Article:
In PLOS Genetics, researchers from the UK and Kenya describe a genetic locus in Bos indicus cattle that appears to be linked to survival following infection with Theileria parva, a tick-transmitted parasite that causes a potentially deadly disease known as East Coast fever. The team used linkage analyses, whole-genome sequencing, and array-based genotyping on 121 cattle from two generations of the same pedigree, as well as dozens more unrelated cattle, to narrow in on a survival-associated region on chromosome 15 region. Bringing in additional white blood cell transcriptome profiles for 29 animals, the authors traced this association to a protective variant in the FAF1 gene, which was linked to East Coast fever survival in cattle within and outside of the pedigree. "This genetic variant can therefore support marker-assisted selection, allowing farmers to breed tolerant cattle and offers a route to introduce this beneficial DNA to non-native breeds, enabling reduced disease incidence and increased productivity, which would be of benefit to millions of rural smallholder farmers across Africa," they write.
For another paper in PLOS Genetics, a team from the University of Texas MD Anderson Cancer Center and elsewhere presents findings from a genomic study of rhesus macaque monkeys that spontaneously developed a mismatch repair-deficient (MMRd) form of colorectal cancer (CRC). With PCR-based microsatellite instability (MSI), RNA sequencing, reduced-representation bisulfite sequencing, and/or targeted methylation testing on up to 41 CRC samples, the researchers found features resembling those reported in human CRC, including Lynch Syndrome-related MLH1 alterations, frequently high levels of MSI, and related gene expression shifts. "Our study aimed to provide a detailed molecular characterization of rhesus CRC for cross-comparison with human MMRd CRC," the authors write, noting that "findings from this study support the use of rhesus macaques as an alternative animal model to mice to study carcinogenesis, develop immunotherapies and vaccines, and implement chemoprevention approaches relevant to sporadic [MSI-high] and [Lynch Syndrome] CRC in humans."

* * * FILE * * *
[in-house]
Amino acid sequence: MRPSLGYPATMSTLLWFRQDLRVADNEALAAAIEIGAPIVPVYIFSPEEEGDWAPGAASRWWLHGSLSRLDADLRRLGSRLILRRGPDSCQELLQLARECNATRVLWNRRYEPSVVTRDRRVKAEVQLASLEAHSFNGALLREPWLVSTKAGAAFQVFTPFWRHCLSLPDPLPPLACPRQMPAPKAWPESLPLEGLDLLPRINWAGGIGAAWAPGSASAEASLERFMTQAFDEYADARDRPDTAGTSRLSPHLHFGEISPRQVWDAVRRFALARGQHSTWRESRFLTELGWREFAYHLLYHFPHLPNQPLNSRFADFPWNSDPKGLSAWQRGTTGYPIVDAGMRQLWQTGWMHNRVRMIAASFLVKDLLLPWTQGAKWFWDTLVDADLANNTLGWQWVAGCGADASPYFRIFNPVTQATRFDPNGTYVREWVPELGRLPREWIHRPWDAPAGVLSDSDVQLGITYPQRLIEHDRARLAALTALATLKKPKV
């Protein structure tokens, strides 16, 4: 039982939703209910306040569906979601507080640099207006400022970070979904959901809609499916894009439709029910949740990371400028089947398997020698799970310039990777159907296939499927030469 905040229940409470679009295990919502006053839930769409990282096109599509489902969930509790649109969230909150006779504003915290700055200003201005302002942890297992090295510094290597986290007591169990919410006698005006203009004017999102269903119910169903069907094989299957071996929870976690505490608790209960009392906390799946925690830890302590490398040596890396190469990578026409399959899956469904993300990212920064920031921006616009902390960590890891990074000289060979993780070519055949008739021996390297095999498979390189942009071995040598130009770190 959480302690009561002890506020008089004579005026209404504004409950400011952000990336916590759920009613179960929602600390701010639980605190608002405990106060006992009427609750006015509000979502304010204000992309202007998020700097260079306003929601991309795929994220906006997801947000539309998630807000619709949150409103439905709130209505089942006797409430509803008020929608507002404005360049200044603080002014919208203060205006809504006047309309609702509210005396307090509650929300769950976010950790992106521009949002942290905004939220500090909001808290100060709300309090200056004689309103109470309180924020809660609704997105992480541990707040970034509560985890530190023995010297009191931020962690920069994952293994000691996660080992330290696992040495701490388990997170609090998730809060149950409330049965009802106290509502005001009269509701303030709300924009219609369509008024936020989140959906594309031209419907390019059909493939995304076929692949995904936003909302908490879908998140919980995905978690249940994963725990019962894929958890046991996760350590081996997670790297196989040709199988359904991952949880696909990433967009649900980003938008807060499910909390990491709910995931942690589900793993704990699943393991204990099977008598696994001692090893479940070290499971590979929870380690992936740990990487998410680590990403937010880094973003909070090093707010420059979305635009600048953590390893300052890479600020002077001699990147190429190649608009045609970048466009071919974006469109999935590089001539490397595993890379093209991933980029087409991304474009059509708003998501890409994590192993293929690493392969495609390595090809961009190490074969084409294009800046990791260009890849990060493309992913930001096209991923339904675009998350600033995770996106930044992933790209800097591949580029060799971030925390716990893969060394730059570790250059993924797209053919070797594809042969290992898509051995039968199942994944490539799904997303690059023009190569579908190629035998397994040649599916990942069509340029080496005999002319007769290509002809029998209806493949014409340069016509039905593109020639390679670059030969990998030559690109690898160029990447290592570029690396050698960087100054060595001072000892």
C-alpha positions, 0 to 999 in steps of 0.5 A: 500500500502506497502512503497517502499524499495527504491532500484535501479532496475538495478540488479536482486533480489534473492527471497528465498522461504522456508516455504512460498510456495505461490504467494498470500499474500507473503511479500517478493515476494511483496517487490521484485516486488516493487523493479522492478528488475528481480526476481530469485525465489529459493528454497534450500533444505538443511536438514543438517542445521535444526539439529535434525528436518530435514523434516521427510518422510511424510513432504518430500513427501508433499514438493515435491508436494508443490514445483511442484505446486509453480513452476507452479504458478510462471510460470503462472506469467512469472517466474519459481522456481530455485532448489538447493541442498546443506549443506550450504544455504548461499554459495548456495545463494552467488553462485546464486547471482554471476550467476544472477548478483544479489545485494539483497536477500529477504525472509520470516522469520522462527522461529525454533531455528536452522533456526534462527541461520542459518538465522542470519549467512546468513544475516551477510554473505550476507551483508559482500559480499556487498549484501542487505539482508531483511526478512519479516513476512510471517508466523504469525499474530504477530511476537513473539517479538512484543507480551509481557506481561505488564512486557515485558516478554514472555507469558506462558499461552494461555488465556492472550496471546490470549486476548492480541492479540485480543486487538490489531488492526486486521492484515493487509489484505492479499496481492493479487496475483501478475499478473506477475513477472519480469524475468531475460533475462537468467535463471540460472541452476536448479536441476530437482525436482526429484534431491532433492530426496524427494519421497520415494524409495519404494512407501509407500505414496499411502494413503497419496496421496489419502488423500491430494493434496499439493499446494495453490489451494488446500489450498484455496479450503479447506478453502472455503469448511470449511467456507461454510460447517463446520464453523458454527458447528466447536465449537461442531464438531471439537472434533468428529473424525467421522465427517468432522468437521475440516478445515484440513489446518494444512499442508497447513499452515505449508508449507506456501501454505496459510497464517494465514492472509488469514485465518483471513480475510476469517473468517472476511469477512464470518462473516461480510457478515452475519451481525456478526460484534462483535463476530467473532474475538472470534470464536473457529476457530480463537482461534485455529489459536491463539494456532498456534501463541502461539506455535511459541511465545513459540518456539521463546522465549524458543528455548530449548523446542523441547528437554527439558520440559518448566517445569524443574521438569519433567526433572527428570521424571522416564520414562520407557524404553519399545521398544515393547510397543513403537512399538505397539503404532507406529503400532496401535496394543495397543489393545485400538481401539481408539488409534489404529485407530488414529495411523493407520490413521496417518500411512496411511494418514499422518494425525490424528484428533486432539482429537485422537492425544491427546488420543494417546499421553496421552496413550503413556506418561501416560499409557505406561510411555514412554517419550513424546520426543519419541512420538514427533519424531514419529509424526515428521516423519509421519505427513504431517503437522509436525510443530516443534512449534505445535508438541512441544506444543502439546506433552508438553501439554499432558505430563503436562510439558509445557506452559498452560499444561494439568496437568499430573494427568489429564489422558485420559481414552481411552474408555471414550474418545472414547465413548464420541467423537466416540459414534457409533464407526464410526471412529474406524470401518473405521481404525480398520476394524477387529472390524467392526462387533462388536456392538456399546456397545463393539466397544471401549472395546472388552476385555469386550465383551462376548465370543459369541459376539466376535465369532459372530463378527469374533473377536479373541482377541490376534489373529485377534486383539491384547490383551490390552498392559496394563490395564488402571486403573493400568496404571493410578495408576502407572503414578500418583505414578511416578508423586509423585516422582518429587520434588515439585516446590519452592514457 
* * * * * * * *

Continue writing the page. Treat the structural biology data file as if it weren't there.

University of Notre Dame, South Bend Medical Foundation, and Indiana University researchers describe a targeted sequencing panel aimed at uncovering clinically relevant cancer mutations, particularly SNPs and short insertions or deletions. The approach, called ActSeq, relies on custom hybridization capture probes spanning the coding regions of 141 genes, together with paired-end short read sequencing and bioinformatics. After validating the method with DNA containing more than 100 known variants, the team applied ActSeq to several cancer cell lines and dozens of clinical samples. "Our results illustrate the feasibility for a panel development in a community pathology lab, suitable for clinical application, improving diagnosis, prognosis, and personalized therapeutic decisions," they write in PLOS One.